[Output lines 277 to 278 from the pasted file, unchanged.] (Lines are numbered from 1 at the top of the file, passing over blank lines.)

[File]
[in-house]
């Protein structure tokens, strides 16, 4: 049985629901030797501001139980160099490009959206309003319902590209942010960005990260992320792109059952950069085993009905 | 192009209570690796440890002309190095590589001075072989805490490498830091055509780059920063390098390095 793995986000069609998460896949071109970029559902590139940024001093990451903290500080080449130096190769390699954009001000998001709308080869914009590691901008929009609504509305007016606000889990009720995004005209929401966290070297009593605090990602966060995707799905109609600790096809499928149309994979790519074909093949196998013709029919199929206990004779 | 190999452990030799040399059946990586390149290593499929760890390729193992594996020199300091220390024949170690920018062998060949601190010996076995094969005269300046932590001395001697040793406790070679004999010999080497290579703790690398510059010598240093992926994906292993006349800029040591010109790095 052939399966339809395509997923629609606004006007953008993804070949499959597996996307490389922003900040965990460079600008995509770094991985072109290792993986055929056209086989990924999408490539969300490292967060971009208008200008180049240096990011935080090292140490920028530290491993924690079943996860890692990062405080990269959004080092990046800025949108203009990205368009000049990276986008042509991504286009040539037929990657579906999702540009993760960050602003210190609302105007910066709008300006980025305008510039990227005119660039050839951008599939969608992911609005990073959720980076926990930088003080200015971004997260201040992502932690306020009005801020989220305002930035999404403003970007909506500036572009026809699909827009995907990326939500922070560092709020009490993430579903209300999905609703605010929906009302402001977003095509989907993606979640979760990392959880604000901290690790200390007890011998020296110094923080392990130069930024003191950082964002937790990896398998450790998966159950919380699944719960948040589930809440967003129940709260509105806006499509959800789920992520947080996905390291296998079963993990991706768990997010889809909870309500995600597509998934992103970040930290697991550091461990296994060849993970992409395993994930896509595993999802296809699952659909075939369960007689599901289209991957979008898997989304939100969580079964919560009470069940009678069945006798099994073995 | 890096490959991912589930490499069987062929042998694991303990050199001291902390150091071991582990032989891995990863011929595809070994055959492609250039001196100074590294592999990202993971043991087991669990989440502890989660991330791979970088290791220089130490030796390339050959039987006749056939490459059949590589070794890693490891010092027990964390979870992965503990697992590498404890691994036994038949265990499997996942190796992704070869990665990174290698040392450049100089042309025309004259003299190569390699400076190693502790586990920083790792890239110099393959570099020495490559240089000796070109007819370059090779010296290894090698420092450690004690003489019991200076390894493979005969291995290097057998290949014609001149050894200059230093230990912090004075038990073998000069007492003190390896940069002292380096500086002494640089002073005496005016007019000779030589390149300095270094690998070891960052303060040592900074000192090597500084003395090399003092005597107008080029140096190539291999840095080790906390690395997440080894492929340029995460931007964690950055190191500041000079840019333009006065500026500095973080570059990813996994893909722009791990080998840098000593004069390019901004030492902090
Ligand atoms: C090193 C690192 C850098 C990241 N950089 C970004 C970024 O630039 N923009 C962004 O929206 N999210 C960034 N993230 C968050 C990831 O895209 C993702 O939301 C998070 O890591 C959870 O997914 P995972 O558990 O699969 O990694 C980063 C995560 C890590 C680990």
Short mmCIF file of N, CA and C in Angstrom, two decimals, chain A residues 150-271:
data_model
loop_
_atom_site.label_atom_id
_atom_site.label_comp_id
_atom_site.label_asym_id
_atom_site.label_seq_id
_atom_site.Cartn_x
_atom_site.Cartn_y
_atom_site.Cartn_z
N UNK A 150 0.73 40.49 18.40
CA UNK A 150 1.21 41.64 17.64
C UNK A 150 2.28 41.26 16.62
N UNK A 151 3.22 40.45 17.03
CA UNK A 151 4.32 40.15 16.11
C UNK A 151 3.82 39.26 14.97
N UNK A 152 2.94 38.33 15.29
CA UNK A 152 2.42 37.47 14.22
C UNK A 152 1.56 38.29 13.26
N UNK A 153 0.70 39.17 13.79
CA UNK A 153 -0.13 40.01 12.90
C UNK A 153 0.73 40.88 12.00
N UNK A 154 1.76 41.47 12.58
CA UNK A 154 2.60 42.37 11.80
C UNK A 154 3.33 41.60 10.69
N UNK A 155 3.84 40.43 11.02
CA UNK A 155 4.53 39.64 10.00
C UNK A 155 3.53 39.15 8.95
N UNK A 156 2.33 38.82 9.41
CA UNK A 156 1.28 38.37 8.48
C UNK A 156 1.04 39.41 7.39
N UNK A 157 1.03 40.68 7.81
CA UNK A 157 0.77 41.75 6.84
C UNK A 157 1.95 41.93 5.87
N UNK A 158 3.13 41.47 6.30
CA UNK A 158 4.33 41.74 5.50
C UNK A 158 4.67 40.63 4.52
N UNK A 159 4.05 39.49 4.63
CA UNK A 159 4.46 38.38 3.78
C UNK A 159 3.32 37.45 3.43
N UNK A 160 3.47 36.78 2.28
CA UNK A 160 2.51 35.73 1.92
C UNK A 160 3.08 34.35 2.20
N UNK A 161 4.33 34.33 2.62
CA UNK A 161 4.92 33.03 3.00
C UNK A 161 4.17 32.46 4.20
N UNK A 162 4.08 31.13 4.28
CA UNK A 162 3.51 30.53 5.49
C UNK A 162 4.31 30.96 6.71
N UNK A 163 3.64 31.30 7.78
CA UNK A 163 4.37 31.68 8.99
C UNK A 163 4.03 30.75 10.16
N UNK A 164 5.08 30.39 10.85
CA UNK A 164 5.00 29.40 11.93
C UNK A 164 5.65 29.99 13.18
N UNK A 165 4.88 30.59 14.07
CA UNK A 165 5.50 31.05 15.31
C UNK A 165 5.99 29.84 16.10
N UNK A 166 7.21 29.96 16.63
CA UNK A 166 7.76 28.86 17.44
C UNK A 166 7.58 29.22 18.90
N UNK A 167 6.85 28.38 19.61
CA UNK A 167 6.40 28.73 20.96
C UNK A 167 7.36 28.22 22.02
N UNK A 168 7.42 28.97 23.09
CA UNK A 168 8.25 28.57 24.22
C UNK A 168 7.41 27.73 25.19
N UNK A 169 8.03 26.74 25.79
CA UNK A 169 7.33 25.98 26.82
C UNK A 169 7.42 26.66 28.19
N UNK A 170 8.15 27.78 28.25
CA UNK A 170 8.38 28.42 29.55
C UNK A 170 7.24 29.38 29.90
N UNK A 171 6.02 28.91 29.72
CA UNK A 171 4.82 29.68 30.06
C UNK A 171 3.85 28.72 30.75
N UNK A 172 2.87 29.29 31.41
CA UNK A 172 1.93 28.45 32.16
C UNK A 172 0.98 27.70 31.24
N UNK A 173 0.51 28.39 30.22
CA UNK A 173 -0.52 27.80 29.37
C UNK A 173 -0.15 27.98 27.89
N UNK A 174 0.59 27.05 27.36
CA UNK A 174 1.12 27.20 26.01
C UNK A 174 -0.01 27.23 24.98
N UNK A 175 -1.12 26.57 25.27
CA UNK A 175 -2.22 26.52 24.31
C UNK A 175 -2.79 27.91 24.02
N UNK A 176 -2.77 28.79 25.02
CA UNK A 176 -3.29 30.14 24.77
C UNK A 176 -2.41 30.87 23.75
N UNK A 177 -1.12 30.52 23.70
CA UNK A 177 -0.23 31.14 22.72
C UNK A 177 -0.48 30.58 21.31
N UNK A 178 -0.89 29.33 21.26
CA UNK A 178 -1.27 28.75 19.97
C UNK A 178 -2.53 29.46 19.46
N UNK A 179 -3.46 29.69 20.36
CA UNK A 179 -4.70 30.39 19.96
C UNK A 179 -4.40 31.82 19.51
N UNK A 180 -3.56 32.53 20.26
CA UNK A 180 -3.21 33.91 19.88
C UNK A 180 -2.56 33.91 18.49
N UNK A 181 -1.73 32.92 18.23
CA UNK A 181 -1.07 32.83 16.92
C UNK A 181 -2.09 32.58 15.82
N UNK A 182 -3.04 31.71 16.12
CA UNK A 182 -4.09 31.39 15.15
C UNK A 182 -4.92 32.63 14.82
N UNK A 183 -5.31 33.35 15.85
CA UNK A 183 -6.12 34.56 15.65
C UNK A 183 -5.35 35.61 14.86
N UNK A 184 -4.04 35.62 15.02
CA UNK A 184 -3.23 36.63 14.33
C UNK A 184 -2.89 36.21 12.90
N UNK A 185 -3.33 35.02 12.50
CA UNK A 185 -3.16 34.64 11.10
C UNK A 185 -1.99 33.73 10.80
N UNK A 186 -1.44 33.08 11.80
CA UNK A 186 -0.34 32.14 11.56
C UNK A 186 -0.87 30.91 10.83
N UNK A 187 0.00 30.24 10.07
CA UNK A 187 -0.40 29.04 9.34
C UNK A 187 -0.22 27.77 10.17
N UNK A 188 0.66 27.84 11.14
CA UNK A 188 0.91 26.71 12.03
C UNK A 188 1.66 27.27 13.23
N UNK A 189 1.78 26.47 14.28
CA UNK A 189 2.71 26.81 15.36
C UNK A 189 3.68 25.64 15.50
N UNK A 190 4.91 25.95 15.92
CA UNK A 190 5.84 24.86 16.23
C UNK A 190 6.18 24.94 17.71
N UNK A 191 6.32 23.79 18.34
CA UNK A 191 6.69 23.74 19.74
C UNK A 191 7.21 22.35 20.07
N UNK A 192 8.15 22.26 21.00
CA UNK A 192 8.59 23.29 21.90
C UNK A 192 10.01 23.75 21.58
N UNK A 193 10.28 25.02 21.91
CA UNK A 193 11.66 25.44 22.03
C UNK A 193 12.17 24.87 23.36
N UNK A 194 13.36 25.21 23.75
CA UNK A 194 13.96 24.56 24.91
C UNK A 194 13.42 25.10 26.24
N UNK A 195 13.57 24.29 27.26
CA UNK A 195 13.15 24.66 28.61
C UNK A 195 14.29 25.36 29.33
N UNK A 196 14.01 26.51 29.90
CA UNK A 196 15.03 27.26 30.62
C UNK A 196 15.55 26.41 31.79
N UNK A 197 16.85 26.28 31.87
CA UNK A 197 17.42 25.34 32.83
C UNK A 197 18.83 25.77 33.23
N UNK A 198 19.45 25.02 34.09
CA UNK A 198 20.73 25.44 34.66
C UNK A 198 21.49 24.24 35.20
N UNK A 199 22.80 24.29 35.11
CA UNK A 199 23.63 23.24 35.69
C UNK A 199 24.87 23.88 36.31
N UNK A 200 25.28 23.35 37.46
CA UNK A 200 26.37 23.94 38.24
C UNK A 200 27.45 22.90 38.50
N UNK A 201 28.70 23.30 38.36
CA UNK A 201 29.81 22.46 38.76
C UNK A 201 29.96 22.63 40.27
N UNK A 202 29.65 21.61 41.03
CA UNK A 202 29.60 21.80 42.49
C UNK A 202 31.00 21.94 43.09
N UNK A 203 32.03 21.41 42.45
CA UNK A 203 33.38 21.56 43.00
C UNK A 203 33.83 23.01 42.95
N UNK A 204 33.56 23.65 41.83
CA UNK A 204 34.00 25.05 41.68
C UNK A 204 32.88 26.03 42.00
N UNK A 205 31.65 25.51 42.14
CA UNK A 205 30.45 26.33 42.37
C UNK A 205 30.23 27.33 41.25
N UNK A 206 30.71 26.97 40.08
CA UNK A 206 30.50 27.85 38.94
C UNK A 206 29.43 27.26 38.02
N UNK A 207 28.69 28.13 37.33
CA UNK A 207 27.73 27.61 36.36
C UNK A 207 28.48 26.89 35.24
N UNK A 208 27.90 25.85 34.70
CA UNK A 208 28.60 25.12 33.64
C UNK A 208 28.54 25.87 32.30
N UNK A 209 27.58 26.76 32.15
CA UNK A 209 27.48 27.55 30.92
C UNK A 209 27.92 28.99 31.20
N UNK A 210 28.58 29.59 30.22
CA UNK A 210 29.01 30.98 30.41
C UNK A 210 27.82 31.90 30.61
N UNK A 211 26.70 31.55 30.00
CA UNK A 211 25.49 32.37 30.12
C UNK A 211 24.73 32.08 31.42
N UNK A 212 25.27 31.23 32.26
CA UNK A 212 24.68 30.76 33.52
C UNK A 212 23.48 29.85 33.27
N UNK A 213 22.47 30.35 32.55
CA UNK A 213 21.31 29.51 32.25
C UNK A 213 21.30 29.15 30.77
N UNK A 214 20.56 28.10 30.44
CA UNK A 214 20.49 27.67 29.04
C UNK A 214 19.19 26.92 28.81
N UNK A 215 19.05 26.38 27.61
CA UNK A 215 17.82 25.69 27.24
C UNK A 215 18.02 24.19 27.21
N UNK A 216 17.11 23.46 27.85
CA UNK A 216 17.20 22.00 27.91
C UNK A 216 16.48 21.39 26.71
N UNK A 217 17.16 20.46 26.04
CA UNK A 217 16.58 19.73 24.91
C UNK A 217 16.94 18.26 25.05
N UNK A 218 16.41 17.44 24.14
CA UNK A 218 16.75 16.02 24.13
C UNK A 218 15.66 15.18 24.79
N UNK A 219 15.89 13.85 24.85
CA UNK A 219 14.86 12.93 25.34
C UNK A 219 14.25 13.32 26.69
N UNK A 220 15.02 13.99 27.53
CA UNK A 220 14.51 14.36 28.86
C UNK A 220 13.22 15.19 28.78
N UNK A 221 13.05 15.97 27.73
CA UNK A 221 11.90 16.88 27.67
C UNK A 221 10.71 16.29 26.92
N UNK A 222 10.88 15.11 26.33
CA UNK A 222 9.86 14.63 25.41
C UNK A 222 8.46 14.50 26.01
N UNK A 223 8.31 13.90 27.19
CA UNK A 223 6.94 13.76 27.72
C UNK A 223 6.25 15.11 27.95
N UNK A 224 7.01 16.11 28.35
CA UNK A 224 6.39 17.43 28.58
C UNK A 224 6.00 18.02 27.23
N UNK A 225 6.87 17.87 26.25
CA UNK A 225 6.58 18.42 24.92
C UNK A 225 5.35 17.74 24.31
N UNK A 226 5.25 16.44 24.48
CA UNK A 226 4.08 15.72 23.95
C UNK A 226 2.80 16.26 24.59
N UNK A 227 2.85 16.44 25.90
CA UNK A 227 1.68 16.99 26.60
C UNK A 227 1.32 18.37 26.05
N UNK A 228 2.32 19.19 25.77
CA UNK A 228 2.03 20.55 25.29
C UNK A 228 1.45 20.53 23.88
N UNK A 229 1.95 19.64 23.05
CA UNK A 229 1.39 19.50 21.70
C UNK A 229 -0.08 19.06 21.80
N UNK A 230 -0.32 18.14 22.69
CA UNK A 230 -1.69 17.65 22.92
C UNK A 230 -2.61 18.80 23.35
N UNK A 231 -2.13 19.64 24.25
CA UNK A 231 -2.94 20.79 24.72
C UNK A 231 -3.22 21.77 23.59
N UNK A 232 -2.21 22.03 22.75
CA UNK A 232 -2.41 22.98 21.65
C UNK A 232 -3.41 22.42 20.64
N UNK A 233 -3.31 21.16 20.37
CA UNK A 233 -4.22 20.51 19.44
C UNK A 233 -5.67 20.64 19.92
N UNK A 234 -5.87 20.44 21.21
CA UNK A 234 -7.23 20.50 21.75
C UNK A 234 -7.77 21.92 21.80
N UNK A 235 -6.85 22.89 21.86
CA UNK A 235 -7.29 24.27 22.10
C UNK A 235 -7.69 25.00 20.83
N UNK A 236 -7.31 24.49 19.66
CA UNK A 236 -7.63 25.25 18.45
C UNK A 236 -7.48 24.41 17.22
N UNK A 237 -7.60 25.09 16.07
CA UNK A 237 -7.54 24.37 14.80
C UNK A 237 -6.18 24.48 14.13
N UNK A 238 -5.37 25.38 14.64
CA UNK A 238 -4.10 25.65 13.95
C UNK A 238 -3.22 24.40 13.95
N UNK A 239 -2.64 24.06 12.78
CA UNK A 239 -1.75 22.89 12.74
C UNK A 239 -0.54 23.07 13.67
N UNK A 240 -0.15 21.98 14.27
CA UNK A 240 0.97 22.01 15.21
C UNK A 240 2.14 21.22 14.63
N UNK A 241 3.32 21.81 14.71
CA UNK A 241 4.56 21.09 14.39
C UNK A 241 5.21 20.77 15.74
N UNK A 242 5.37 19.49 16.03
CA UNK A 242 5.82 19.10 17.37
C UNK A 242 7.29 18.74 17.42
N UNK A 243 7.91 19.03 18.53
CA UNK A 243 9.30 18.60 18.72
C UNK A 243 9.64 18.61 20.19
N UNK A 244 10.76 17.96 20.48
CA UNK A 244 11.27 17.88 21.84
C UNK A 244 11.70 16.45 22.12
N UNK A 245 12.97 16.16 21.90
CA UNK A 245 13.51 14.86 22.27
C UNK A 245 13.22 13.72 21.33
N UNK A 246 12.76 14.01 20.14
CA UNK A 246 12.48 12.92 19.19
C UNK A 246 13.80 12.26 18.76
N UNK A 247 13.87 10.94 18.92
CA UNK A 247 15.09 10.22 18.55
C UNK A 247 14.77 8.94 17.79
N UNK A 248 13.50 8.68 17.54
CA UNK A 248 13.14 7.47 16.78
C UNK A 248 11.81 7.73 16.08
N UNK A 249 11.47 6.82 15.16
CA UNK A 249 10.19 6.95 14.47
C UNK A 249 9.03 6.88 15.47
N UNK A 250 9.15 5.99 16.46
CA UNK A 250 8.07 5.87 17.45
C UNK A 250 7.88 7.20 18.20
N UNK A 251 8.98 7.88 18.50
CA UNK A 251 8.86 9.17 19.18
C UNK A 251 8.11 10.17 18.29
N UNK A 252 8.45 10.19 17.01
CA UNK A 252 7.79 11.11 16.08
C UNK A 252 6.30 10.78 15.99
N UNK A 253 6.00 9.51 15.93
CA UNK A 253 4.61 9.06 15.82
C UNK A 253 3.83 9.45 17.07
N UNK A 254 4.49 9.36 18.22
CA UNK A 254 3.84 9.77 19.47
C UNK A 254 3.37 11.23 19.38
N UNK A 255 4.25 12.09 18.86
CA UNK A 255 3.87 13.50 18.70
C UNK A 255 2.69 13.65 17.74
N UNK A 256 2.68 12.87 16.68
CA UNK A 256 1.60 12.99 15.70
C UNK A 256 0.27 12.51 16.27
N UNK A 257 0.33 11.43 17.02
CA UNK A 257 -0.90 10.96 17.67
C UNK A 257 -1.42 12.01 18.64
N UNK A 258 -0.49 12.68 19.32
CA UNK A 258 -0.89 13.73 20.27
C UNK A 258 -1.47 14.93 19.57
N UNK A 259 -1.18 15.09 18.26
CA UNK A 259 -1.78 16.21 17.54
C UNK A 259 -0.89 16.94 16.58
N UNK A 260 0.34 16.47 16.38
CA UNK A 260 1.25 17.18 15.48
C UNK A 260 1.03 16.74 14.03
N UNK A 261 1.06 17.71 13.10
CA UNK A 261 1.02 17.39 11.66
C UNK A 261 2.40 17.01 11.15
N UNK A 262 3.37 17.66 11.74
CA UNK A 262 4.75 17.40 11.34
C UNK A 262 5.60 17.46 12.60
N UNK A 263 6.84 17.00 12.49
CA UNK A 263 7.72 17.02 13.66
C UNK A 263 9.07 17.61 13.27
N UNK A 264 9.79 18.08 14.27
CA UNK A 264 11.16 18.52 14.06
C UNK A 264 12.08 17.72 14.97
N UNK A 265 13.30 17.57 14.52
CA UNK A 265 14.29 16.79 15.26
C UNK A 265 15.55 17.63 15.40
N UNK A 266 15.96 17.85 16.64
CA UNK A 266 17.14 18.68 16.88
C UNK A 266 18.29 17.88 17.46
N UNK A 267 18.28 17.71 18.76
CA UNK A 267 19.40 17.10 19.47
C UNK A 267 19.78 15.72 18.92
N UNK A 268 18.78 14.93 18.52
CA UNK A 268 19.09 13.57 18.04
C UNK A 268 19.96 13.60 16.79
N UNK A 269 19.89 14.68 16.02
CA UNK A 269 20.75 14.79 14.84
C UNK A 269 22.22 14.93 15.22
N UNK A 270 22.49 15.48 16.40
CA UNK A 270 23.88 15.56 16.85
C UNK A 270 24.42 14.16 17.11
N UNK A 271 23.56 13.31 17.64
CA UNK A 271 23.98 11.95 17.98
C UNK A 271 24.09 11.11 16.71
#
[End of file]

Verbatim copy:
C UNK A 237 -6.18 24.48 14.13
N UNK A 238 -5.37 25.38 14.64